Help name the GRAIL spacecraft!

Courtesy NASA

The Gravity Recovery And Interior Laboratory (GRAIL) mission has launched and is on its way to the moon. This mission will use a pair of spacecraft to measure and map the gravity on the moon. Gravity changes can be caused by mountains, valleys and other structures hidden beneath the lunar surface. Scientists are hoping that the data collected by GRAIL will provide clues to the internal structure of the moon and clues to its origin.

When a gravity change is encountered the two spacecrafts will move closer or further away from one another, depending on the type of change, and that distance will be translated into the gravity map. It is a similar method to the way the Gravity Recovery And Climate Experiment (GRACE) spacecraft has been successfully mapping Earth since 2002.

GRAIL has always had a heavy involvement from students. A set of MoonKAM cameras were included as part of the spacecraft design. These cameras will provide close-up views of the lunar surface, taking tens of thousands of images and sending them back to Earth.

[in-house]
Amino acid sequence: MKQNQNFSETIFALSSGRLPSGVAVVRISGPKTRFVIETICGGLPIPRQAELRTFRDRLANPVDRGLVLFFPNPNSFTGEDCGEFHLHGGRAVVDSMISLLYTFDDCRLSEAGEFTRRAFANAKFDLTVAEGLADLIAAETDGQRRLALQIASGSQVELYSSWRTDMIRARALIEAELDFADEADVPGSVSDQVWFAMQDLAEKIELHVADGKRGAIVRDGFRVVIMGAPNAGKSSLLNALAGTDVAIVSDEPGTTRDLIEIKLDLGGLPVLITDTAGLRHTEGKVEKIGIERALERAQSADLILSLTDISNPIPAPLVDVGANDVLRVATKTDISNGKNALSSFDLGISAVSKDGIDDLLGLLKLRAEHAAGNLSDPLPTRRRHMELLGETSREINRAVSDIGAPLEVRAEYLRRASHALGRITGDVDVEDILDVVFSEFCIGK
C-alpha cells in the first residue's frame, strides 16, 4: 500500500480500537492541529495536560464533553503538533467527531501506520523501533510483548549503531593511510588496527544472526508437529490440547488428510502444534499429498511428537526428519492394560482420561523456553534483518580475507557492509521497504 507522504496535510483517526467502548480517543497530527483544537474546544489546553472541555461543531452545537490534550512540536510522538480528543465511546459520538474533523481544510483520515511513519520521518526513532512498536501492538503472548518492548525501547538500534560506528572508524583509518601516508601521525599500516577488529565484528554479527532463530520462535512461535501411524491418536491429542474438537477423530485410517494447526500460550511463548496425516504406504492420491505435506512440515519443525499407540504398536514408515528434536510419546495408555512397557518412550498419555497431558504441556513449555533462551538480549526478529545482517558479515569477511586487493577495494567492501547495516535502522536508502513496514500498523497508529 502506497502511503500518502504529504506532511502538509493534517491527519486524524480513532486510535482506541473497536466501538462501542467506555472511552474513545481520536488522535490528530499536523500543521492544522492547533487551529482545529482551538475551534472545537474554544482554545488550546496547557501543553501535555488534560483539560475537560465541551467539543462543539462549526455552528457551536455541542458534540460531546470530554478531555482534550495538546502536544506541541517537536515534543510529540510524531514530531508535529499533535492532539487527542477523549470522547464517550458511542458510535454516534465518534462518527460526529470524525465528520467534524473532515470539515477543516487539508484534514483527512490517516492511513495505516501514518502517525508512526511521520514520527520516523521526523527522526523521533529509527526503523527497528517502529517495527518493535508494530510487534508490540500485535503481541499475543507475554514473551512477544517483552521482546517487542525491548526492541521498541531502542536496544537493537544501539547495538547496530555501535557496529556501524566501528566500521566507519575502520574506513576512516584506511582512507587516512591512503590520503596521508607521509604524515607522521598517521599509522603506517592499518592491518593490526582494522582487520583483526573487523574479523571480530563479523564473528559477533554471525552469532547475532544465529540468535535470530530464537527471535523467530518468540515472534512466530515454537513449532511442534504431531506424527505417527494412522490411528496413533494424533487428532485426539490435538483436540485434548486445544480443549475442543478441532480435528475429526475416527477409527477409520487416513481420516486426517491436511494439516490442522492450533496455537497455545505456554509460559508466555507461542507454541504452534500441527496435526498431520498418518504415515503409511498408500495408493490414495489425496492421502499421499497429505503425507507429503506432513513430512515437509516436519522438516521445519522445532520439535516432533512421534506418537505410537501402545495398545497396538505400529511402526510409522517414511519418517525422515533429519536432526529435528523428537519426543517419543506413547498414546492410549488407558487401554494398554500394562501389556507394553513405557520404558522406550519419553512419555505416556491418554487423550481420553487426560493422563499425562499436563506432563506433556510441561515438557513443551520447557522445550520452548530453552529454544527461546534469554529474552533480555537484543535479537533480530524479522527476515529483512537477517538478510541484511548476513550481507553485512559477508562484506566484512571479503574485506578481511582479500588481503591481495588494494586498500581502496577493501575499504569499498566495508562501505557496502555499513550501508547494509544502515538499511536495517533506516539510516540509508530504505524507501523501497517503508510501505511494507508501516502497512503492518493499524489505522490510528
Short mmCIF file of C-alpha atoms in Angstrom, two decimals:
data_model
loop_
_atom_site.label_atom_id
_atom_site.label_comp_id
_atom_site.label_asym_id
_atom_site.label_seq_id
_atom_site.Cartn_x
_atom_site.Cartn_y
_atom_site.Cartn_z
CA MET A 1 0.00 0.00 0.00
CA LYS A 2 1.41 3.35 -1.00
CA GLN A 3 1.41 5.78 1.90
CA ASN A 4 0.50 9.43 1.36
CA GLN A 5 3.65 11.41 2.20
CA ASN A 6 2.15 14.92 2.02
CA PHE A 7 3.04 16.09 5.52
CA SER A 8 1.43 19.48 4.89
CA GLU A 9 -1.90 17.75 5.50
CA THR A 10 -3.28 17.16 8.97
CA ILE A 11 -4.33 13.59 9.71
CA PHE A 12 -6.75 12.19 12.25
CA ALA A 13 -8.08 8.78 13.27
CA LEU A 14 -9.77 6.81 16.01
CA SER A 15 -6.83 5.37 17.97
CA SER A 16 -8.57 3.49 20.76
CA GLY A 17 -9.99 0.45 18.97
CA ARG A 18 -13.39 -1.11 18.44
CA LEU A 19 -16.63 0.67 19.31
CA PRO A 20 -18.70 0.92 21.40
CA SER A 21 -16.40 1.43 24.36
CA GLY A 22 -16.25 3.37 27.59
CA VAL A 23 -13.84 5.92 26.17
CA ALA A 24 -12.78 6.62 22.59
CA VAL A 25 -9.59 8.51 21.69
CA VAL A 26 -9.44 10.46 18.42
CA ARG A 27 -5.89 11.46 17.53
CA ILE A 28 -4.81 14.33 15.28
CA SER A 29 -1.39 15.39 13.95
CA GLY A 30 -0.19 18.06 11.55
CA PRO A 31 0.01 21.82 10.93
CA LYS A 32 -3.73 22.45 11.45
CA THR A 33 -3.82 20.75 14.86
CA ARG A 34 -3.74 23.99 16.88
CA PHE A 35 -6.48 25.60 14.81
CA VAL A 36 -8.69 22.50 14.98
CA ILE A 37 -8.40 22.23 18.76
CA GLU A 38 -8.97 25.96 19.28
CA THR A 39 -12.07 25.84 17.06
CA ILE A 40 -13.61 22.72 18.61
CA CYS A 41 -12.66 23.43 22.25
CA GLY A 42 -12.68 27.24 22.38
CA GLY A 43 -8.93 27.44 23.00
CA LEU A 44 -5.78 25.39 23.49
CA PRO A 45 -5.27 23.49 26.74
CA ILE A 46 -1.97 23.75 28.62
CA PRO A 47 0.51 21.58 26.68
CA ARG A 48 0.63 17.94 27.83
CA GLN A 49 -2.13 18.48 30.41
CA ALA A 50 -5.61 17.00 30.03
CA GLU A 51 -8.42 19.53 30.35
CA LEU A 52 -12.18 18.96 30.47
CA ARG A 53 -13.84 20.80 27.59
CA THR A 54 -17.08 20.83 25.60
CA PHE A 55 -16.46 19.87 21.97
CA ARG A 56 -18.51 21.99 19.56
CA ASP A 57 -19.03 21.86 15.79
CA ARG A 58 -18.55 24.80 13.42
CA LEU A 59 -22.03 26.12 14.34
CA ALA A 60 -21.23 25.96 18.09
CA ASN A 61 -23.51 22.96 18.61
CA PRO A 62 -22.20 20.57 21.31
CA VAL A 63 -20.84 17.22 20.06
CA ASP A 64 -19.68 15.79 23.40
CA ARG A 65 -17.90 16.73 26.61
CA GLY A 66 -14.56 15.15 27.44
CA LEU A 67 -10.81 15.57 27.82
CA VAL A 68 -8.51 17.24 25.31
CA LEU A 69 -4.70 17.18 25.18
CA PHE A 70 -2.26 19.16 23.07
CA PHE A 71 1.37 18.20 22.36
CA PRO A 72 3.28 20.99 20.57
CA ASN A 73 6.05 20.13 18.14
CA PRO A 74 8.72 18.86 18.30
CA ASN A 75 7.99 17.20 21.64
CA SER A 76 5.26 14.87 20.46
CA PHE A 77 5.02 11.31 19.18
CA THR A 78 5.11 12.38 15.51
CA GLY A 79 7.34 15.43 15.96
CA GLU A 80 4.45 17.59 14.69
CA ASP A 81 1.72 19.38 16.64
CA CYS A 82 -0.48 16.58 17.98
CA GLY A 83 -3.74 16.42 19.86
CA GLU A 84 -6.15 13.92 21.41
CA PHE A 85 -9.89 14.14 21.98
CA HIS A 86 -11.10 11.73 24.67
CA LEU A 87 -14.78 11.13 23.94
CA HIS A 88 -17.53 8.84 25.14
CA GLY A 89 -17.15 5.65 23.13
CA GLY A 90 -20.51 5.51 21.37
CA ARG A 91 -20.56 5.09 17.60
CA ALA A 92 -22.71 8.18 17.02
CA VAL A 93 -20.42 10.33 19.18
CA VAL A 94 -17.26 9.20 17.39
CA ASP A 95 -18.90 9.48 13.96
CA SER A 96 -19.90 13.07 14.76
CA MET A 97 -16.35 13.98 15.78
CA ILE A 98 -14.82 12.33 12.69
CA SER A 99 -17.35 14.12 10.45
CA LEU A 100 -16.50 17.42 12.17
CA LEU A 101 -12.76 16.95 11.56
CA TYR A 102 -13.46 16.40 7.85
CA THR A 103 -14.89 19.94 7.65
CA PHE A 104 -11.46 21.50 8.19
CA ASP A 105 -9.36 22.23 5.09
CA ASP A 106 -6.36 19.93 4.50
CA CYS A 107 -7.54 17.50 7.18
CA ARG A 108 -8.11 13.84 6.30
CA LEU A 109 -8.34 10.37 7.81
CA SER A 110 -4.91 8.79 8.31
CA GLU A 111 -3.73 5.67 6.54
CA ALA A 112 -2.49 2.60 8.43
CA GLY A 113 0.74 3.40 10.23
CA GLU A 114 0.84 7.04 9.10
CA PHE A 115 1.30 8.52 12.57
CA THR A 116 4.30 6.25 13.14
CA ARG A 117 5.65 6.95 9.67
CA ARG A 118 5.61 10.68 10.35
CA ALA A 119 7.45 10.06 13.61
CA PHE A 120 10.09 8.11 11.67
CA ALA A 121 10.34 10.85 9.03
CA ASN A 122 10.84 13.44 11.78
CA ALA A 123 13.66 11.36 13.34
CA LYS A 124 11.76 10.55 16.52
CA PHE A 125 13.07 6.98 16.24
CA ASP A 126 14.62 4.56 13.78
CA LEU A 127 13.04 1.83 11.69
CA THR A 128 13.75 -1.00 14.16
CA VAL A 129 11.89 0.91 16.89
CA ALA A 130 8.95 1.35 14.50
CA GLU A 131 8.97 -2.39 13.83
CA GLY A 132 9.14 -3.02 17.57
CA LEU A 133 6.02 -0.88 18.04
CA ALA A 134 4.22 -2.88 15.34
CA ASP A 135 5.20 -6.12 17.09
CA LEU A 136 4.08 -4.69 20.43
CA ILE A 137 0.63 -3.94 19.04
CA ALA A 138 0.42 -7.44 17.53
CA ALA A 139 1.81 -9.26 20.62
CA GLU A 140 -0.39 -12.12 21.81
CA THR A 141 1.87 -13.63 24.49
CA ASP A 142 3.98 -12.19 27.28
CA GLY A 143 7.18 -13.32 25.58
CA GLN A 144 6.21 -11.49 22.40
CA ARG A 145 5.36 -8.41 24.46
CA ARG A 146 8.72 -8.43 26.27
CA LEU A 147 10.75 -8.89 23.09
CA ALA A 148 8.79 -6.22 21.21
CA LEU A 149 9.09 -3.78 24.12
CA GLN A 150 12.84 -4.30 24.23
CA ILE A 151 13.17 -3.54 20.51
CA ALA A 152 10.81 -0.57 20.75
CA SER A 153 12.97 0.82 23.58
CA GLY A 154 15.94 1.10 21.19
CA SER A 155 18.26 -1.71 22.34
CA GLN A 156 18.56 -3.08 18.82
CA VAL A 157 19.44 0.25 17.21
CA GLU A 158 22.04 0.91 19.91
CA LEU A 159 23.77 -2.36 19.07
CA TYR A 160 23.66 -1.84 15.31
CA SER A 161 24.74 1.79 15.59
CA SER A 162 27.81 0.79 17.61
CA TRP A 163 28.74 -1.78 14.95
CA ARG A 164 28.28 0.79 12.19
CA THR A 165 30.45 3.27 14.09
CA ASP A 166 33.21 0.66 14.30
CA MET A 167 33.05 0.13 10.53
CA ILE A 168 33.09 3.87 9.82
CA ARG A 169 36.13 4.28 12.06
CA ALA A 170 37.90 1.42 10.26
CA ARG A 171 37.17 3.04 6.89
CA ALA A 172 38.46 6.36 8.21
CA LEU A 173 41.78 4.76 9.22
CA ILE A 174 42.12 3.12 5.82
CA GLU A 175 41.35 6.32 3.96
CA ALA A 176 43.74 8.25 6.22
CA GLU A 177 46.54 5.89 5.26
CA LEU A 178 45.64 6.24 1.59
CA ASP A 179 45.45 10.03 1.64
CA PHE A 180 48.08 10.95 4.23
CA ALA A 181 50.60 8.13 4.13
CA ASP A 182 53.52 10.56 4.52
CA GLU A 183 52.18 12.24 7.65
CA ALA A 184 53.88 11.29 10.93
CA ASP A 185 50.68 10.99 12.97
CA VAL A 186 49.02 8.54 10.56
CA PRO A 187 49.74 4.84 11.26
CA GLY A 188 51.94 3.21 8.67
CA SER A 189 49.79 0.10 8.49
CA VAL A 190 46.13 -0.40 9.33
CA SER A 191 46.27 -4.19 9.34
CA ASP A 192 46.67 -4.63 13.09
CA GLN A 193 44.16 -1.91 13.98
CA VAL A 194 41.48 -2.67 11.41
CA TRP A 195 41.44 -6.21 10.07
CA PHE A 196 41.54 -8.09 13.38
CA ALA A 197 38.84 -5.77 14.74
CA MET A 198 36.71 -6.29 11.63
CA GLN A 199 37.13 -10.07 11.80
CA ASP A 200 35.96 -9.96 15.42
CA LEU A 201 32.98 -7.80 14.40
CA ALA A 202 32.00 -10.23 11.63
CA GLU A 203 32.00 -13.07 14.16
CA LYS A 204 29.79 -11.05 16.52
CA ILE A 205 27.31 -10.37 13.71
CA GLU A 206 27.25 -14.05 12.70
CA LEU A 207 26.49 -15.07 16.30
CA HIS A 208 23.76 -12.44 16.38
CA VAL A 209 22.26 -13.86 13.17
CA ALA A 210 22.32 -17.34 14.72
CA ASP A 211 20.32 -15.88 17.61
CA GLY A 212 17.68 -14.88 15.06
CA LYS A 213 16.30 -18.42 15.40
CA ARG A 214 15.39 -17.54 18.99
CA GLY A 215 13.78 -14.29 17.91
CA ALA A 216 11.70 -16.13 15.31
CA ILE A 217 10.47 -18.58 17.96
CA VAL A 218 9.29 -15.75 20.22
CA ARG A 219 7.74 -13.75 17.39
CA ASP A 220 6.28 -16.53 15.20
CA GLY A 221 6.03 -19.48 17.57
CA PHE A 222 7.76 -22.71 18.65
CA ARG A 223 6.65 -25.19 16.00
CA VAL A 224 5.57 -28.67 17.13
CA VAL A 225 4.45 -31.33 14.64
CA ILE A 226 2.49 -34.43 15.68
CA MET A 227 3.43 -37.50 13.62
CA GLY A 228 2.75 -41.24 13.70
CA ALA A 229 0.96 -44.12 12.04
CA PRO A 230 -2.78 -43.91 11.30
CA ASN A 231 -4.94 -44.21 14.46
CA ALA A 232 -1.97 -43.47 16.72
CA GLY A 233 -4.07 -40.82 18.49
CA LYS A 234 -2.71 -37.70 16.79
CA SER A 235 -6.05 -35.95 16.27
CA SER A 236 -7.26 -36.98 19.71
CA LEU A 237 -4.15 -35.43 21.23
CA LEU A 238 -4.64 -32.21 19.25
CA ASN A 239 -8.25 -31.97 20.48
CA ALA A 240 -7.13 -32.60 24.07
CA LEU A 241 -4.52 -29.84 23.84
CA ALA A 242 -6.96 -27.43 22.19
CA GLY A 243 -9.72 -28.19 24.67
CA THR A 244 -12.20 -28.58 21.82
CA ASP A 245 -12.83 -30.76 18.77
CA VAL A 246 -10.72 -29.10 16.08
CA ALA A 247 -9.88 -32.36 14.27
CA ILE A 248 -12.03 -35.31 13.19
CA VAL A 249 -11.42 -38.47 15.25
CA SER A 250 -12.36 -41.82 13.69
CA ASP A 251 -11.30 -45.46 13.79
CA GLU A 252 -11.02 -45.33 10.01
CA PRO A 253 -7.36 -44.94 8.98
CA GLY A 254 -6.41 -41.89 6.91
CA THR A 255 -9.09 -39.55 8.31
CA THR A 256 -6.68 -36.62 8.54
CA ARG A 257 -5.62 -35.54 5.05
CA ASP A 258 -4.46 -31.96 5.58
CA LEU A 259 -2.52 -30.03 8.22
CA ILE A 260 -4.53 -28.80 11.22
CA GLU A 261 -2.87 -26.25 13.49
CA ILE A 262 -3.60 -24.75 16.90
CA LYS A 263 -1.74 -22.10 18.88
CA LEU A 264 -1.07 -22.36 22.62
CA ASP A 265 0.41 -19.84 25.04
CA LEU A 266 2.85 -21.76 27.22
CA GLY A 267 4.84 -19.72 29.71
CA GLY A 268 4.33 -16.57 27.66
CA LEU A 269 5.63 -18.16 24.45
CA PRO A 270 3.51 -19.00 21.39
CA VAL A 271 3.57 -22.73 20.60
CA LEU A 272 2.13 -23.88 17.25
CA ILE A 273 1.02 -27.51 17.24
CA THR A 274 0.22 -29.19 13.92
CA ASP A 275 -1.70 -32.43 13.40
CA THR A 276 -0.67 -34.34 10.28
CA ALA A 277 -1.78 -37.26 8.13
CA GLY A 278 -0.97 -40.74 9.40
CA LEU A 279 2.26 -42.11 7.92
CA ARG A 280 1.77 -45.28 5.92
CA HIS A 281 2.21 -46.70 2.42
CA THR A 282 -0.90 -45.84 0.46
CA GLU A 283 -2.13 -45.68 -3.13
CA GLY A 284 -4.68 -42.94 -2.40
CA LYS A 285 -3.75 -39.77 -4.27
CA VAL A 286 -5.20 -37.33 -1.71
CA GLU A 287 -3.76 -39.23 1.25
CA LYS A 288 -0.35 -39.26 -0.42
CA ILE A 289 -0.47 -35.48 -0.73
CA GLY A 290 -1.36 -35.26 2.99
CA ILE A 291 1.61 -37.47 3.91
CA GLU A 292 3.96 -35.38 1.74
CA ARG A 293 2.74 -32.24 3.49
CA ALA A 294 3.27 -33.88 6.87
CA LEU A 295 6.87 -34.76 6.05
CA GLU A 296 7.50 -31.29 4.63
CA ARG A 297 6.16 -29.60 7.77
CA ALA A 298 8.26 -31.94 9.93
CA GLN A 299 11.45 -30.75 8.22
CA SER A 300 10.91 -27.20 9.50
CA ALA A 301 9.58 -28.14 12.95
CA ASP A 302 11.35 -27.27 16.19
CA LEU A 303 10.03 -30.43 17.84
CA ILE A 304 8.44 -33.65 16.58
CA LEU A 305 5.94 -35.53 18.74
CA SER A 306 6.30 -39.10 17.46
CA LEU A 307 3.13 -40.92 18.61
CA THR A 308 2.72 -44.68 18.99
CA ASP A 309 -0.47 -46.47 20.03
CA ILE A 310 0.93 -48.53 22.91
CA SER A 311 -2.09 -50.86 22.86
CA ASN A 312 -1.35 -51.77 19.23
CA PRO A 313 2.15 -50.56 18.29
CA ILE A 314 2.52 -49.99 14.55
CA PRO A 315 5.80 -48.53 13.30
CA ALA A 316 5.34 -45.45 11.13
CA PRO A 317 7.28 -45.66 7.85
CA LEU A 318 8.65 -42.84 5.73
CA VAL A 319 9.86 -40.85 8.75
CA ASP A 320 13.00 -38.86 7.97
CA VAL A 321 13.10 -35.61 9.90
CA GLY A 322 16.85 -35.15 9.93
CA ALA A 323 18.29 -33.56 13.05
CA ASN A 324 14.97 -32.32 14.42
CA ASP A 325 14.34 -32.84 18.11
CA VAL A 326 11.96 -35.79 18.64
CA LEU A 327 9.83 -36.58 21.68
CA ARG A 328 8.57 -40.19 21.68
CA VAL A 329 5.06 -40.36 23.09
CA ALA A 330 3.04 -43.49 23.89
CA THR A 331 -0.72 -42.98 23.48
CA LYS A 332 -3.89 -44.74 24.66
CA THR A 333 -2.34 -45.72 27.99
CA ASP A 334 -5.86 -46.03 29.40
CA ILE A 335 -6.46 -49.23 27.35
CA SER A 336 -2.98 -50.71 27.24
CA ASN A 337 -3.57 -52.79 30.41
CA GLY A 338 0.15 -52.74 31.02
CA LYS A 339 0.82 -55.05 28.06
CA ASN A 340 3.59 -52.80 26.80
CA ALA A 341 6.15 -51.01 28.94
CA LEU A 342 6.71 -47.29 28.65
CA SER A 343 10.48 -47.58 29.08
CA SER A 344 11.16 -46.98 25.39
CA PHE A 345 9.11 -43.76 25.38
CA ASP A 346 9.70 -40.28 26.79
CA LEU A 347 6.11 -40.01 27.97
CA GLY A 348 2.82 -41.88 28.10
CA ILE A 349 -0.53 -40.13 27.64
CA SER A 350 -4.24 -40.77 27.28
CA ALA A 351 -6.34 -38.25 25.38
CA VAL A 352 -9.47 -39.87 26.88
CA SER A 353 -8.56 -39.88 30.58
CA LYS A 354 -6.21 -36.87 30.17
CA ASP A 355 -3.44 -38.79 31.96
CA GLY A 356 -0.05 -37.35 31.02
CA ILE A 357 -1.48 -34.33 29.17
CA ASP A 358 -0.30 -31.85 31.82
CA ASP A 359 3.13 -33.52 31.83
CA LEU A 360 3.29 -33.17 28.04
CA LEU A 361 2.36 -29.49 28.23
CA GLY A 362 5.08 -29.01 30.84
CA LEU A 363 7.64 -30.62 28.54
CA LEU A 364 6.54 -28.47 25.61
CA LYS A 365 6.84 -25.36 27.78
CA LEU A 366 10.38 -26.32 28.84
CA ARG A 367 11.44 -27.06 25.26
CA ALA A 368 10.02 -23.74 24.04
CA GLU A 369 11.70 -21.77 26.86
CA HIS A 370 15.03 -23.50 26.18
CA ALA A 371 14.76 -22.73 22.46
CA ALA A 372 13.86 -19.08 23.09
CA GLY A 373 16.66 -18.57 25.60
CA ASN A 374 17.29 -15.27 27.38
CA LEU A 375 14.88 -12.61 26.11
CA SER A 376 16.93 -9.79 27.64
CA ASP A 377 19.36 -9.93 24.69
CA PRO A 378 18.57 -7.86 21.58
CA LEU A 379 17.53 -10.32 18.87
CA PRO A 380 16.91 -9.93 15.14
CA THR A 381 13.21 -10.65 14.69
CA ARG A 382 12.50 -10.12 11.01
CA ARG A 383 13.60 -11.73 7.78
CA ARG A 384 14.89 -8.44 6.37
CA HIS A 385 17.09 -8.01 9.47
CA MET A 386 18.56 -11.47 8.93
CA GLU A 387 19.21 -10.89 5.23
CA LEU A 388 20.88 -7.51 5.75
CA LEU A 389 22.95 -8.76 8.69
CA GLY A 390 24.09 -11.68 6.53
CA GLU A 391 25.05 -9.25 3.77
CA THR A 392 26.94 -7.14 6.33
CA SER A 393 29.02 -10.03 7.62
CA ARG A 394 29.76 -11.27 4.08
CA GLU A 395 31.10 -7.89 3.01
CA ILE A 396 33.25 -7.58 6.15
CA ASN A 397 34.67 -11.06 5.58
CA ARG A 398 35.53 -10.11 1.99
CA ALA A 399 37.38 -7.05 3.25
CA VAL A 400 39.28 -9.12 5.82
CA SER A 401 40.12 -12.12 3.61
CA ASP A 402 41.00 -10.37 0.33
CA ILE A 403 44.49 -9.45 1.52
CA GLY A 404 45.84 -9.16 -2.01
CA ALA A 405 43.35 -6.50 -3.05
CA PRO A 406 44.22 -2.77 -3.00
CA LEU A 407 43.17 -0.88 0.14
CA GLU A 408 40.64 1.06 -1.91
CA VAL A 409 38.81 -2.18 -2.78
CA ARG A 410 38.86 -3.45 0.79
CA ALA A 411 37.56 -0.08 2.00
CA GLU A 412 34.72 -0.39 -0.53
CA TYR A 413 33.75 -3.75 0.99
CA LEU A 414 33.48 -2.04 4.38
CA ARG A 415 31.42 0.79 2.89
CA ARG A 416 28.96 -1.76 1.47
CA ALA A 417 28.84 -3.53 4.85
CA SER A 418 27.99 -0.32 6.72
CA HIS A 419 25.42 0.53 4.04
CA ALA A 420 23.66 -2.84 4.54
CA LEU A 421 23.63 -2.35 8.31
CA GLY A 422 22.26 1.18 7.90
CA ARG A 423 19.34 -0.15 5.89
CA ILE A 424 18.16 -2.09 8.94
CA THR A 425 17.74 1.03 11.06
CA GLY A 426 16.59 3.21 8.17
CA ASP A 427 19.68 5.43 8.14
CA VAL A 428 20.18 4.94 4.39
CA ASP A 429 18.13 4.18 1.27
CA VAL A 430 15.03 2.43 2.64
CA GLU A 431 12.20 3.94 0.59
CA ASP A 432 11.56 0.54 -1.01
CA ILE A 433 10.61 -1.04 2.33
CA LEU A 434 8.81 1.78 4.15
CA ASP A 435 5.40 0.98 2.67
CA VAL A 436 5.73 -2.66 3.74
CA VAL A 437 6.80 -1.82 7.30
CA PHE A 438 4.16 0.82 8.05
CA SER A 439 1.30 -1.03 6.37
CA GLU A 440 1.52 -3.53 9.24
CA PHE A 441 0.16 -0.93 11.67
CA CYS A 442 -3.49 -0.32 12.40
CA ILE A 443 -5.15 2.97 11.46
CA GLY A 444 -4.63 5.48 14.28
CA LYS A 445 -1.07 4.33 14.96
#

Currently the two GRAIL spacecraft have very generic names, GRAIL-A and GRAIL-B. NASA is calling all children from Kindergarten through Twelfth Grade to rename these twin spacecraft. NASA is looking for kids to find names that will capture the spirit and excitement of lunar exploration.

So kids, get your thinking caps out, pick a couple names and a short explanation for your choices! Who knows, you could name two spacecraft that are orbiting the moon! Check out the NASA GRAIL Naming Contest Page for details about how to submit your entry. DEADLINE is Friday, November 11th!

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